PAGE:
He is under pressure from the United States to fully investigate the deaths of 78 Muslim protesters who were reported to have suffocated while in army custody.
Thaksin has defended the actions of his troops but admitted mistakes were made.
Hours before the security meeting in Bangkok on Thursday, police defused a fertiliser bomb, weighing nearly 4.5kg and packed in a plastic box, in Narathiwat town, scene of Monday's protest.
The prime minister, facing fierce criticism at home and abroad for his iron-fisted tactics, was due to meet security advisers at 2pm (0700 GMT), officials said.
The Committee of Security and Strategy, a group of senior generals and other officials, was set up earlier this month to advise Thaksin on major security threats.
"The unrest is not yet over and it might become more serious," former southern army commander General Kitti Ratanachaya told Thai daily The Nation.
Seventy-eight Muslim protesters
died on Monday in police custody
"Despite many months of unrest, the state authorities still don't understand that the problem stems from separatists," he said.
Muslim leaders have warned of a violent backlash to Monday's tragedy when 78 protesters suffocated as they were crammed into overcrowded trucks and driven five hours to a military base in Thailand's volatile south.
Seven others died in clashes as police tried to disperse the protest outside the Takbai police station in Narathiwat.
It was the worst violence in the mainly Muslim tip of the otherwise Buddhist kingdom since 28 April, when troops and police shot dead 106 machete-wielding Muslim fighters. The region is home to most of Thailand's six million Muslims.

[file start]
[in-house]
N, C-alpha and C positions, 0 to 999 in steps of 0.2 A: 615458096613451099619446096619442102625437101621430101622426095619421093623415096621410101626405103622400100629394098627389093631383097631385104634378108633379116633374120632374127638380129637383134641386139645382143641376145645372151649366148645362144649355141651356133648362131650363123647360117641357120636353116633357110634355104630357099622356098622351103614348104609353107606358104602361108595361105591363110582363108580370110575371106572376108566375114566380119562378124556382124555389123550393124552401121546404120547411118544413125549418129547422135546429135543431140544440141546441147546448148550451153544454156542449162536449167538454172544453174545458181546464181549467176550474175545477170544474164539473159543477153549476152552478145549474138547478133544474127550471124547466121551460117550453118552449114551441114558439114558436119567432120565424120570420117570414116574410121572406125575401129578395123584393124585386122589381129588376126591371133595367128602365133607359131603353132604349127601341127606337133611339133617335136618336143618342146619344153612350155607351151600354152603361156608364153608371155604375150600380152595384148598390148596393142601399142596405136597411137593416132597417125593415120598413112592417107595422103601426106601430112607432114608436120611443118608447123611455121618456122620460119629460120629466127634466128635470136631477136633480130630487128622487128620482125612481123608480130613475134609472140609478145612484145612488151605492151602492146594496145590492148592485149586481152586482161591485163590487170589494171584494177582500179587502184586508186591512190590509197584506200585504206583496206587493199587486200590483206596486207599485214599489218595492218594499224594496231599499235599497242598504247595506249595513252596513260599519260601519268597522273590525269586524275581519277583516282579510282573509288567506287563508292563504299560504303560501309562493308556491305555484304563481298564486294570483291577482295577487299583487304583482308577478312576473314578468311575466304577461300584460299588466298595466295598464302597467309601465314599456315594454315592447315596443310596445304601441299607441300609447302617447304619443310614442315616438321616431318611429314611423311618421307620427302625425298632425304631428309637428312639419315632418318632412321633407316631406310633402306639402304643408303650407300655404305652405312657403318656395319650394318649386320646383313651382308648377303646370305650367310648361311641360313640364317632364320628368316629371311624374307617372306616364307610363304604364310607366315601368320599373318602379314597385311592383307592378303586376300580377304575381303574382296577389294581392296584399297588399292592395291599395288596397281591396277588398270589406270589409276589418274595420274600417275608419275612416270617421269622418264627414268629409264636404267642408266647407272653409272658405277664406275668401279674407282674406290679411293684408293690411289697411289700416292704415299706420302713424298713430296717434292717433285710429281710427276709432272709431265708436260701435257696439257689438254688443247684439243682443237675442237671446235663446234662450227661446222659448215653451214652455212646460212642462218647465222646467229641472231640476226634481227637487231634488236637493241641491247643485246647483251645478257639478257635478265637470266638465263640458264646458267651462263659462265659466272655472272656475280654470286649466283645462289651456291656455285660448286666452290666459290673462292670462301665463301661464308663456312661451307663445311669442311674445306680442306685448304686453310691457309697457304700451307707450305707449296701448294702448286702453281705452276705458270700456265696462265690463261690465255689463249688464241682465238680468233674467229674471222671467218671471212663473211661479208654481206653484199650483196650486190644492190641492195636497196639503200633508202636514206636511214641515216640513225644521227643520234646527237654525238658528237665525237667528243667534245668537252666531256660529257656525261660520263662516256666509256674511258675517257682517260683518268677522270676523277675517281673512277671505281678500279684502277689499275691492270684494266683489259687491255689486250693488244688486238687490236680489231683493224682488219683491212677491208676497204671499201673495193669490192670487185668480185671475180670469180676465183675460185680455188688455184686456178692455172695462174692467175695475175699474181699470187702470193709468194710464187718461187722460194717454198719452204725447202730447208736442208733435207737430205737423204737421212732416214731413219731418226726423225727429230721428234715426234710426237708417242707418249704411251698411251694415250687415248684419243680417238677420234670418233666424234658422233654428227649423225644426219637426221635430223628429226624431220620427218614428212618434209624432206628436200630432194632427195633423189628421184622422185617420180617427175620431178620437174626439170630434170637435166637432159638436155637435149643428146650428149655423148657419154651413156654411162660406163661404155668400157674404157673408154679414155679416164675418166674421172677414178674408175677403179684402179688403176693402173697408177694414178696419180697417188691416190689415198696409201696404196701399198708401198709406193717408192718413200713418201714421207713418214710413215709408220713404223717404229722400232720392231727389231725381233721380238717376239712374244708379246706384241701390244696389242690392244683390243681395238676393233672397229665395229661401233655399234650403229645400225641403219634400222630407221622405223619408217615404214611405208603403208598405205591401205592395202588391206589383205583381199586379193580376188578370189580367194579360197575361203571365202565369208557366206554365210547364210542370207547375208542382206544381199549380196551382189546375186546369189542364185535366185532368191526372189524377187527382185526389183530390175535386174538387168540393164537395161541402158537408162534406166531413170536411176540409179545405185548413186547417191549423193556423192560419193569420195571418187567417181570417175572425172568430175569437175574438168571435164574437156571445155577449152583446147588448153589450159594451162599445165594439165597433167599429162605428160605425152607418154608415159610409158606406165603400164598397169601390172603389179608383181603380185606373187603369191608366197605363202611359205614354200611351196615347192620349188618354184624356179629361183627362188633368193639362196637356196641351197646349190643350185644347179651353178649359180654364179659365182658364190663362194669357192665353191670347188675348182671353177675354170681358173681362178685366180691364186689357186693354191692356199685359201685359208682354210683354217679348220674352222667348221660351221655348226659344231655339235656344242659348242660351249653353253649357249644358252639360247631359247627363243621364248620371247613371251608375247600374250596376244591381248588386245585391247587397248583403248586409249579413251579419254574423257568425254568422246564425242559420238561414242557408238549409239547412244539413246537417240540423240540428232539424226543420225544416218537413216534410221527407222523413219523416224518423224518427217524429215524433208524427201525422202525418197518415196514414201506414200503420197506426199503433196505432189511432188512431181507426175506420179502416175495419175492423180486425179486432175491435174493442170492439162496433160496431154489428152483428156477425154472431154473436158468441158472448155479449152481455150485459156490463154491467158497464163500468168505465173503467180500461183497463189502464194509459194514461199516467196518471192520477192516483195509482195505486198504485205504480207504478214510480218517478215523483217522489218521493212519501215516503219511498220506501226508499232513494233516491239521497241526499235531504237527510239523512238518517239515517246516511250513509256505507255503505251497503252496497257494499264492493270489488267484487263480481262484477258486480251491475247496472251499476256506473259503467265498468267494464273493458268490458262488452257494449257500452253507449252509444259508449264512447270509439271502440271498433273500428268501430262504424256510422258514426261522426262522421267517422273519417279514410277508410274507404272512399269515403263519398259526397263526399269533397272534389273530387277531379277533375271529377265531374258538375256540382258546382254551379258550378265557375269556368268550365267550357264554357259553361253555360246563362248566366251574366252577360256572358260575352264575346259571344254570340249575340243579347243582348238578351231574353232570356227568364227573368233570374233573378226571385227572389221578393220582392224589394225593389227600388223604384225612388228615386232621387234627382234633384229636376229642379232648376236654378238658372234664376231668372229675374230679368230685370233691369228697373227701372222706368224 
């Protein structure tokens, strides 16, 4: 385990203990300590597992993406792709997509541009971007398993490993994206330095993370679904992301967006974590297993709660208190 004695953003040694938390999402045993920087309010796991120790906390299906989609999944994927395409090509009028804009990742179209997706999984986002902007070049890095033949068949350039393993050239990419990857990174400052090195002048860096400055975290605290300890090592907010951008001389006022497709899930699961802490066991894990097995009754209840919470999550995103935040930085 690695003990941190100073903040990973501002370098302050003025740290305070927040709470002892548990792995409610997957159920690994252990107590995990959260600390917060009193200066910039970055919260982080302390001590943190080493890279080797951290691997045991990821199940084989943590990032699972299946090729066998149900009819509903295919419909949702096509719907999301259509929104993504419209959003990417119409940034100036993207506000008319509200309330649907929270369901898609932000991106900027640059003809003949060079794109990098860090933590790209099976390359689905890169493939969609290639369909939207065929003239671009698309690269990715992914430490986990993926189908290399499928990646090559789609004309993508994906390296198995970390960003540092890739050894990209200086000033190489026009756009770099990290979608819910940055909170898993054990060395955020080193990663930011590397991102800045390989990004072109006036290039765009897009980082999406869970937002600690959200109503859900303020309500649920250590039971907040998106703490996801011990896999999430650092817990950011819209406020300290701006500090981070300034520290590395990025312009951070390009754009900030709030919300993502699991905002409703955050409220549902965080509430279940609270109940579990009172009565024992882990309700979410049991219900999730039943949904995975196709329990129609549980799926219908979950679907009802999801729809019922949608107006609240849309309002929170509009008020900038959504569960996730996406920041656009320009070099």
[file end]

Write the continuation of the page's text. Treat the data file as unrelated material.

Full probe demanded
As grieving relatives prepared to bury their dead, Washington urged Bangkok not to exacerbate tensions in a region where 440 people have died in a wave of violence since January.
"Thai authorities are responsible for the humane treatment of prisoners and we urge that their current investigation fully examine the circumstances of these deaths," US State Department spokeswoman Susan Pittman said in Washington.
Thaksin said a committee would "study lessons" from the incident, which he said was an accident because too few trucks were available to transport the more than 1200 protesters detained after the protest.
Relatives of the deceased are
preparing to bury them
However, no one would be punished, he said. Rights groups say the proposed committee falls far short of a full and independent judicial or legislative inquiry.
The Asian Human Rights Commission said it feared the committee "may be hastily established under the control of regional administrative officials with instructions to dispose of the matter as quickly as possible".
Meanwhile, a Philippine presidential spokesman said the death of the protesters was "unfortunate".
"It's unfortunate that such a thing happened. But again, we do not wish to really comment on incidents that are happening in other countries," spokesman Ignacio Bunye said.
Manila, which hopes to start peace talks next month with the leaders of a decades-old Muslim separatist rebellion in the south, rejected comparisons with sectarian tensions in the mostly Roman Catholic Philippines.
Bunye said the national government was letting local officials
and homeowners associations deal with a high-profile quarrel over a developer's plan to put up a Muslim prayer room at a suburban Manila shopping mall.